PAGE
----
Gavin Magrath, Magrath’s International Legal Counsel, Toronto, Canada

In Canada carriers of goods enjoy lien rights over cargoes under the common law, but these traditional rights, arising out of old English law, were developed long before the modern global logistics industry and of course were not designed to take account of the best interests of freight forwarders.

The CIFFA Standard Trading Conditions, on the other hand, have been designed to protect forwarders and to anticipate the commercial issues that arise in our industry. The Right of Detention and Lien at paragraph 18 of the STCs is an important example.

Under the common law, a carrier’s lien is “specific” for the charges incurred in moving the goods: a given cargo can only be detained for the charges incurred carrying that particular cargo, and not for general sums owing by the same customer.

For example, imagine that you arranged the import of 10 cargoes, each a single container, on 10 separate BLs, invoicing each on credit terms for $4000 in freight. Imagine further that 8 of these cargoes have been released and the $32,000 in freight invoiced, while only two are in transit. You remain unpaid.

The common law right of lien applicable to carriers only permits you to hold those two containers against their freight charges of $4000 each, although the total outstanding charges are $40,000. The customer may at law pay $4000 to recover one or $8000 to discharge both liens and force you to deliver them up. The $32,000 account receivable is a general sum, not a sum owing on those cargoes. On payment of the specific freight owing on the cargo the lien in the cargo is discharged and continued detention of the cargo is unlawful.

Worse, imagine that you did not act as NVOC: it is not clear that you would even have a carrier’s lien at all under the common law, and you would have possession only of negotiable documents but not custody of any cargo that you could detain.

In the CIFFA STCs the rights of a freight forwarder are stipulated differently. Paragraph 18 protects against these possibilities, providing that: All goods (and documents relating to goods) shall be subject to a particular and general lien and right of detention for monies owing either in respect of such goods, or for any particular or general balance or other monies owed…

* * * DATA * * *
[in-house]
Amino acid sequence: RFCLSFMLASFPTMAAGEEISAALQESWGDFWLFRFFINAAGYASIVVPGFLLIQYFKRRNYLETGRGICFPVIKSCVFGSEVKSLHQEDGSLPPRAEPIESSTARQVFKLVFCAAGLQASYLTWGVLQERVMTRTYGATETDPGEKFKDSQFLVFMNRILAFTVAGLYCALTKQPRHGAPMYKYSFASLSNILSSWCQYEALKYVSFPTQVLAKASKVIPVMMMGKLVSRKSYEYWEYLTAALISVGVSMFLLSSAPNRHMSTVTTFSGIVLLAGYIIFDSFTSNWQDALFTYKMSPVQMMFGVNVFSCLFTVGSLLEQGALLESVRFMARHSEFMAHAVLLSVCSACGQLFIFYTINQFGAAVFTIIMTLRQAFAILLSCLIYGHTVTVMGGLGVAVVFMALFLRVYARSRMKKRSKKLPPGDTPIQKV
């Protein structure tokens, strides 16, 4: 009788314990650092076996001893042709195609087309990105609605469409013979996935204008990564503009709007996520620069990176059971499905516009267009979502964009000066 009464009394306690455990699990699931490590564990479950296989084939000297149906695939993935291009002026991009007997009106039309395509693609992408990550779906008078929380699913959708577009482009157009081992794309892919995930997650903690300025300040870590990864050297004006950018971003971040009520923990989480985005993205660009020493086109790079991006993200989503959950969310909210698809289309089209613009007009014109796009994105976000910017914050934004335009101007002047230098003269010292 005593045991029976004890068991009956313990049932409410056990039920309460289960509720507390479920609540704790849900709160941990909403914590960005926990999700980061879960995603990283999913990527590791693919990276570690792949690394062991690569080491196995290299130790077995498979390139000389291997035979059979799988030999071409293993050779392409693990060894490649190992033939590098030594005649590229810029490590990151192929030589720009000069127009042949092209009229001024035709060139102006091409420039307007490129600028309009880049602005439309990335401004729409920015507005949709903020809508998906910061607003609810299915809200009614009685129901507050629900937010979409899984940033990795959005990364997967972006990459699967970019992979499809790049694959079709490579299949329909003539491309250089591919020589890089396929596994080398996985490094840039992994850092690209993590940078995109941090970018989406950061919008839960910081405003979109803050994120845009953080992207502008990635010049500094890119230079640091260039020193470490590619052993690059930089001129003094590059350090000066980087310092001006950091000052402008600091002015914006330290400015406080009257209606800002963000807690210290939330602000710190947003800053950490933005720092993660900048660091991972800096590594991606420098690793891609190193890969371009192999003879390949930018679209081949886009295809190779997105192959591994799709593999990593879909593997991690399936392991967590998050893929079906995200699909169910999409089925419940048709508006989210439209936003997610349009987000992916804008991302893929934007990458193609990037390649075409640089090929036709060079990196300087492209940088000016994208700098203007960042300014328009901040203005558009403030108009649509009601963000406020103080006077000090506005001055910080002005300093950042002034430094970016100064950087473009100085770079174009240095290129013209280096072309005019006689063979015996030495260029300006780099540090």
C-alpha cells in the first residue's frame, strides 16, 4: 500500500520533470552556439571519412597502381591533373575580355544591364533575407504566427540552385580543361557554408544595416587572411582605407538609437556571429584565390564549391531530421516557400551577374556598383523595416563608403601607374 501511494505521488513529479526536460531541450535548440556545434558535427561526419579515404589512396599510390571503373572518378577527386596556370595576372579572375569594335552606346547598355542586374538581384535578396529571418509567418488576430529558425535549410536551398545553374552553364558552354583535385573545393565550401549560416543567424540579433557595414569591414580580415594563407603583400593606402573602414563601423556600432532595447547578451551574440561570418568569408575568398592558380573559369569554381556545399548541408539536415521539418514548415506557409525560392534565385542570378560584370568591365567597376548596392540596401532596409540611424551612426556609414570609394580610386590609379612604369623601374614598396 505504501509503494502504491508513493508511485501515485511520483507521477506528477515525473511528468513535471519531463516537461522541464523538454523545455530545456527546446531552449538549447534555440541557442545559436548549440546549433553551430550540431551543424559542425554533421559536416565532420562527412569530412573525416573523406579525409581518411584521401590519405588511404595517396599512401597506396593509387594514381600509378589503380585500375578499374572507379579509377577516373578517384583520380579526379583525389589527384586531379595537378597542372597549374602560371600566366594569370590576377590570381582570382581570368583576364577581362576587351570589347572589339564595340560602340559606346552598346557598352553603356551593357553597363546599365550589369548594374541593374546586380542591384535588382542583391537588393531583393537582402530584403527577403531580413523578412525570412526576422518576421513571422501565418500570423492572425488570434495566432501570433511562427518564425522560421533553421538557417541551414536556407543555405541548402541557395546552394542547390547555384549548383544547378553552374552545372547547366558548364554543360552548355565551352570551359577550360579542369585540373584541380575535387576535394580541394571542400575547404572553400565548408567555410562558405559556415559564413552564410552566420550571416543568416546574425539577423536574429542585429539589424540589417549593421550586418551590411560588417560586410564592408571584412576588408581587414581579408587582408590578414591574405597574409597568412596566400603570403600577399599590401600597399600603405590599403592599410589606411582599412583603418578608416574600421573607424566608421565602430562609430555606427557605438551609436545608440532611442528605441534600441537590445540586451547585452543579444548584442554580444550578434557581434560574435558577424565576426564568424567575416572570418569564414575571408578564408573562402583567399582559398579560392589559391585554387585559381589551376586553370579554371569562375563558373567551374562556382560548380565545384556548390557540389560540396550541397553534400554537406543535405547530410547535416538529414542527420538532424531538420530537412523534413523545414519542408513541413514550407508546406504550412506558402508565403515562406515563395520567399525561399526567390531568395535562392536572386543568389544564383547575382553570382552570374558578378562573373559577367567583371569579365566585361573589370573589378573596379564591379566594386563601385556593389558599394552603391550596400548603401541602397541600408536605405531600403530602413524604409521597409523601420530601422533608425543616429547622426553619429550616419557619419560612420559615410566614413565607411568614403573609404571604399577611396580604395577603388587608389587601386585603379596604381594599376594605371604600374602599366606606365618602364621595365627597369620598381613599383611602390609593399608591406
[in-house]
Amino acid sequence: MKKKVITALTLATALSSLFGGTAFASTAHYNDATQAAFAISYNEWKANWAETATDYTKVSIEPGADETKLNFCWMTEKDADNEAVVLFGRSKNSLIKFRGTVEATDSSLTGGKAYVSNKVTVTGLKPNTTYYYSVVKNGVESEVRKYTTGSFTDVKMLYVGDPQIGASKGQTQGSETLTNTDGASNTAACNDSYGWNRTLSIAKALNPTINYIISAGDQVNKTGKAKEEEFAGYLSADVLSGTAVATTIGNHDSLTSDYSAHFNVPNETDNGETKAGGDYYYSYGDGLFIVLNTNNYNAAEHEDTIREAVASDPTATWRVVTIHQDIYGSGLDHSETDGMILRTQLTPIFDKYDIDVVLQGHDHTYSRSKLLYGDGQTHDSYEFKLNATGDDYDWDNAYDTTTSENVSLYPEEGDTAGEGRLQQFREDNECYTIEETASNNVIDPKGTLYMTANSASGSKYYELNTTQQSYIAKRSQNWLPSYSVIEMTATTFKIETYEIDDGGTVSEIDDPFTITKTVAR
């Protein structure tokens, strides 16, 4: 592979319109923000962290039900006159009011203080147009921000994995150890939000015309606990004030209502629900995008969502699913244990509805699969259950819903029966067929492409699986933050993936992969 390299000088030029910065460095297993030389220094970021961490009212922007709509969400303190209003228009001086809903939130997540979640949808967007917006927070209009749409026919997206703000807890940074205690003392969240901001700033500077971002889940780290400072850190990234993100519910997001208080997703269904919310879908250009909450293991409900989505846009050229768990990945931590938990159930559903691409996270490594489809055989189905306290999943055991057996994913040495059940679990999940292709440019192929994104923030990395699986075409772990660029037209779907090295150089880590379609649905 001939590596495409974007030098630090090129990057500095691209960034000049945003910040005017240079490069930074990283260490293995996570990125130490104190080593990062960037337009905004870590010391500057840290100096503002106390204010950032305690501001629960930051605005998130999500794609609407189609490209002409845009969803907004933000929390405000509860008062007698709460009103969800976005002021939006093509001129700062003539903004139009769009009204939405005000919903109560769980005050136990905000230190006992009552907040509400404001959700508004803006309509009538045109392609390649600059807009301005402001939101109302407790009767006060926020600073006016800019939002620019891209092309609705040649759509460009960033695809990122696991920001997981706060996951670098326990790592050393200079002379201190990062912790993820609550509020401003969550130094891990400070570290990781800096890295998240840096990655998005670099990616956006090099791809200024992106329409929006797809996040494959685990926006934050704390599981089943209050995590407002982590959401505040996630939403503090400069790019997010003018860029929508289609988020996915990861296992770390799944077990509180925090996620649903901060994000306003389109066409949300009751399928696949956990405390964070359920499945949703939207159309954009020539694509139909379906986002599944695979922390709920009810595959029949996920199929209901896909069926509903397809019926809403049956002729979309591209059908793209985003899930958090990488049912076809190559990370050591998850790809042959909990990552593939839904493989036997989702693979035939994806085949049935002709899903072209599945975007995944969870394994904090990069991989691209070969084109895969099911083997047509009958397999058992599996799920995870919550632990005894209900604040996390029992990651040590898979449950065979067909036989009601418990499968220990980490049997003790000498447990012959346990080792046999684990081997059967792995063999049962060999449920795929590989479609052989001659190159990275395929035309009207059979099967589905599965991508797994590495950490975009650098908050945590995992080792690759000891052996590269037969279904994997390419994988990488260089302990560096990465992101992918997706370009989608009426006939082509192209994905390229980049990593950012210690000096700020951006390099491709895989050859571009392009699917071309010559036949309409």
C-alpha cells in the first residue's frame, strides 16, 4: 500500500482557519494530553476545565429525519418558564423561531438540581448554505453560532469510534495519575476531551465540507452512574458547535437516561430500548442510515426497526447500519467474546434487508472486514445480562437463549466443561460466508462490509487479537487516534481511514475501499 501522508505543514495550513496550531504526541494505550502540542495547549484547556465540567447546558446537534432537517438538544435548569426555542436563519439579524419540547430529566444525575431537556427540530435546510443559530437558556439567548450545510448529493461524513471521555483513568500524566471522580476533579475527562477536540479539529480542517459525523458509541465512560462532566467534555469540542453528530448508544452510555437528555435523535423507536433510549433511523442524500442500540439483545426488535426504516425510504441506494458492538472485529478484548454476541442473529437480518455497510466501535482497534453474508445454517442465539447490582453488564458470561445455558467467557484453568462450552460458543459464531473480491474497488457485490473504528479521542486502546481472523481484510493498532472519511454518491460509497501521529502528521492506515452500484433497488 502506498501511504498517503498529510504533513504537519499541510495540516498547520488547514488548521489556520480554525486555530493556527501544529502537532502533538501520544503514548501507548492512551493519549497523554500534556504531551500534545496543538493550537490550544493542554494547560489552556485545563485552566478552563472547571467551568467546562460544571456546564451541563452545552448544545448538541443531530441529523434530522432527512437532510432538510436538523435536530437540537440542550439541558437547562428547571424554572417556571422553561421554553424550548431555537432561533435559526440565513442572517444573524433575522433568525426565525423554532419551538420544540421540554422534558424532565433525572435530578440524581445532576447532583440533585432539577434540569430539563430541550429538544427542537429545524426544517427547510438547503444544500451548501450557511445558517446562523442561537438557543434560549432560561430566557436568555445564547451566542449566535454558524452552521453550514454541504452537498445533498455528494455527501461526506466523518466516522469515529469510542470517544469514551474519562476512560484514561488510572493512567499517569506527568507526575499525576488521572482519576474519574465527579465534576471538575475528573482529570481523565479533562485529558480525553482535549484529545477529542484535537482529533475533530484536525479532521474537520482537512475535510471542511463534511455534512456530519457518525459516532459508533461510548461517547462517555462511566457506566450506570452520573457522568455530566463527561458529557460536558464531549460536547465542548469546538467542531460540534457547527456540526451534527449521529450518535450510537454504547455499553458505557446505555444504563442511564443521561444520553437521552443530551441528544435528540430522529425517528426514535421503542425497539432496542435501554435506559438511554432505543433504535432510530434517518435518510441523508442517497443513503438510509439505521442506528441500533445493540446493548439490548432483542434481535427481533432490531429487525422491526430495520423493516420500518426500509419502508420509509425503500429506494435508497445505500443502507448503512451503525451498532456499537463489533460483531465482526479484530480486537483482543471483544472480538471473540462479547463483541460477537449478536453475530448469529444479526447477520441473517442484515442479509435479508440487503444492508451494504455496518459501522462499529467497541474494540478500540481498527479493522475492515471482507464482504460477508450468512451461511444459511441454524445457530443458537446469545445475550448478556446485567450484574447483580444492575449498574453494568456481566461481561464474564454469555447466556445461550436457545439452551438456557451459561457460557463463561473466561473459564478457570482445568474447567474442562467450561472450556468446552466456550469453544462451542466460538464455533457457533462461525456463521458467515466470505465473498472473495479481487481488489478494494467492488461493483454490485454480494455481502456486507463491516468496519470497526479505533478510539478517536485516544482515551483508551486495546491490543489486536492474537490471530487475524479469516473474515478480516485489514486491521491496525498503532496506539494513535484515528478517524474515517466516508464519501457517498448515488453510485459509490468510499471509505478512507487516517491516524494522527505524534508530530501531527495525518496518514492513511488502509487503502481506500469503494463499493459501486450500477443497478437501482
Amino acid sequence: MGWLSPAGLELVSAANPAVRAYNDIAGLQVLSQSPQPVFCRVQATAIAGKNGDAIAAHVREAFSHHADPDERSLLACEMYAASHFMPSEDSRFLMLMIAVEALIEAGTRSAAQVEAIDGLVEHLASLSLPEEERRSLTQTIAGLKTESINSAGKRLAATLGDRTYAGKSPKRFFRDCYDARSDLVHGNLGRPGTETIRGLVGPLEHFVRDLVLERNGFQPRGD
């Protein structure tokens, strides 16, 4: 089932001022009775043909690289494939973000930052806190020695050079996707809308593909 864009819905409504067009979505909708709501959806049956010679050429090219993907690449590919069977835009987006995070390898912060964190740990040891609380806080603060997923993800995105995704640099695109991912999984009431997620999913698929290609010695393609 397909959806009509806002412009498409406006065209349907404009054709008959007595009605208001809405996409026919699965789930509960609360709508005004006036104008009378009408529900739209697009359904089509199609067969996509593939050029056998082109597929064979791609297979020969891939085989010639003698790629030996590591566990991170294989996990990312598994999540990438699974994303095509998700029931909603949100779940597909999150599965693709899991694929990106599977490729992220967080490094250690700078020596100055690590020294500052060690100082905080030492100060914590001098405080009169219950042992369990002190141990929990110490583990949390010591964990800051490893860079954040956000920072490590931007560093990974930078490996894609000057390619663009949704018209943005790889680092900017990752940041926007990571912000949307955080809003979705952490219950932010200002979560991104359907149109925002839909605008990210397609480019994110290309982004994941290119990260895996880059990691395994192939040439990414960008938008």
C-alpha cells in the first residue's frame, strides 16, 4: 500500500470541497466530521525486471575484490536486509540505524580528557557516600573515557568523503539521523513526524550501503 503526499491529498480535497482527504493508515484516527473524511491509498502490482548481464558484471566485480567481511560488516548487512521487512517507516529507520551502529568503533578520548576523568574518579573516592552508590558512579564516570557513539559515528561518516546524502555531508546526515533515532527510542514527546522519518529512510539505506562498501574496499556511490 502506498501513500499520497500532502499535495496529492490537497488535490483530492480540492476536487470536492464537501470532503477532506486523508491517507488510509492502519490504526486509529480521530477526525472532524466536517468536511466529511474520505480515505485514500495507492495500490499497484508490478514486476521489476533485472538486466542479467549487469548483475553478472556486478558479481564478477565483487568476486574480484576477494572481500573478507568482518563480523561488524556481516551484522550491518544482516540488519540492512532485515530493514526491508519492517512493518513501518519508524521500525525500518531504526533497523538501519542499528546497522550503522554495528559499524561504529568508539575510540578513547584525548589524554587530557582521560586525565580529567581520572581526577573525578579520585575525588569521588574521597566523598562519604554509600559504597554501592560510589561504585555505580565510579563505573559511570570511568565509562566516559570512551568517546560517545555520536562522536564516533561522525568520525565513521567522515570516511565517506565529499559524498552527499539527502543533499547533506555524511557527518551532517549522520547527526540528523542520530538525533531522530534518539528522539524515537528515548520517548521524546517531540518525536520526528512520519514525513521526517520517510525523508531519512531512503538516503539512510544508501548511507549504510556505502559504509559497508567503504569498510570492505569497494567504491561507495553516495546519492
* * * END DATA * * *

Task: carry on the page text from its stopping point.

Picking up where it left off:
As long as the STCs have been properly incorporated into your agreements and quotations, your customer has agreed by contract to this general lien – not dependent on your status as a carrier or on possession of the goods, and extending over all goods and documents for all sums owing.

How should you take steps to enforce your lien? Of course, you should seek legal advice on your particular circumstances before taking steps that can have serious repercussions in terms of rights and liabilities. Paragraph 18 describes your obligations:

  • You must provide 10-days’ notice of your intention to enforce these rights;
  • You may use “any means reasonable in the circumstances” to provide this notice; and
  • You should provide notice to your Customer as well as the Shipper, Consignee, and owner of the cargo (where different).

If you have provided ten-days’ notice in writing and the account remains unpaid, you are entitled to arrest the cargo and sell the goods on account of the amounts owing. This process will vary in different jurisdictions and you will need the assistance local counsel where the Cargo is situated.

In order to avoid any perception of misfeasance, it is ideal if goods are sold via public auction, but the CIFFA STCs provide that they “may be sold by private contract or otherwise at the sole discretion of the Company…” and “The Company will not be liable for any deficiencies or reduction in value received on the sale of the goods…”

It is important to note that you do not obtain the goods, but the proceeds from the sale of the goods which are applied to the Customer’s account. If the proceeds exceed the debt, the excess must be returned to the Customer. On the other hand, if the proceeds do not entirely satisfy the debt the Customer is not “relieved from the liability merely because the goods have been sold.” They remain responsible for remaining debt on their account and where the sum is substantial you should seek legal advice in respect of your right to claim for that debt.